A recent article from George Monbiot over at the Guardian examines the role of government and regulation in the market and looks at the new announcement coming from the UK Health Secretary regarding “streamlining regulation” in the food industry. Fittingly the article is titled “Sending off the Ref” and makes the point that the role of government is akin to the role of the referee in football (soccer) and that the game would be very different indeed with “de-refereeing” or “self-refereeing”…
If you are interested in the specifics of the proposed changes to the UK food and health landscape, then read the complete article — in my mind there is no question that Monbiot definitely has a bead on what will actually happen if this misguided attempt to have corporations driven by “social responsibility, not state regulation” continues unabated… Monbiot sums it up as:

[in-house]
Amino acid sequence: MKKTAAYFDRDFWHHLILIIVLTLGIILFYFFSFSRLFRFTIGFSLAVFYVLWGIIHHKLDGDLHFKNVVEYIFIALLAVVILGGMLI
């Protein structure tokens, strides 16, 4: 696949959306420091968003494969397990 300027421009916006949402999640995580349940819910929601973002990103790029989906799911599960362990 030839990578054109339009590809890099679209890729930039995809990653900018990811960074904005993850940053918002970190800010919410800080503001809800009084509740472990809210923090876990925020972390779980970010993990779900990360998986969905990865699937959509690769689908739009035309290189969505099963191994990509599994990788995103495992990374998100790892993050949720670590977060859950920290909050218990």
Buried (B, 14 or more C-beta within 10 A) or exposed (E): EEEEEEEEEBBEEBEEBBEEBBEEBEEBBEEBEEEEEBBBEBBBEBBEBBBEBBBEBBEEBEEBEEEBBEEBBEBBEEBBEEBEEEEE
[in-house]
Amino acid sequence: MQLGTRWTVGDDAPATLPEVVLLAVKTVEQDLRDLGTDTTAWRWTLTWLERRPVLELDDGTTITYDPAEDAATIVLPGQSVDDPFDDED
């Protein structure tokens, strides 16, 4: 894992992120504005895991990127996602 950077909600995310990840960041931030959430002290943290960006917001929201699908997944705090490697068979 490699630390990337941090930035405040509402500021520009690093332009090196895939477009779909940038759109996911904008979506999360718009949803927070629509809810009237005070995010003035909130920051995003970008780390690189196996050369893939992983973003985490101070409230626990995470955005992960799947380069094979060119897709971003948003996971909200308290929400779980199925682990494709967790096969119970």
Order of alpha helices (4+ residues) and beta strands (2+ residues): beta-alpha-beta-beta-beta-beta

“So here’s what’s going to happen. The failure of big business to police itself will cause a series of crises: in public health, social provision, quality of life, the environment. The state will have to shell out billions to put them right. Eventually (think of BSE, the railways, tobacco advertising) the government will be forced to re-regulate, but not before large numbers of people have been hurt. In the meantime we’ll be instructed to pull our socks up and take responsibility for issues out of our control. It’s an age-old story from which governments learn the square root of nothing. It happens as predictably as a punch-up when the referee quits the pitch.”
Unfortunately, he is right on the mark. Whether it is the banking industry, the oil industry, or any other profit-driven business like the food industry, the ongoing approach should not be blind adherence and pandering to “deregulation” ideologies but a more nuanced understanding of the critical balancing role of regulation and oversight with profit-oriented risk-taking and innovation.
Time to focus on re-stating and re-committing to the “rules of the game”….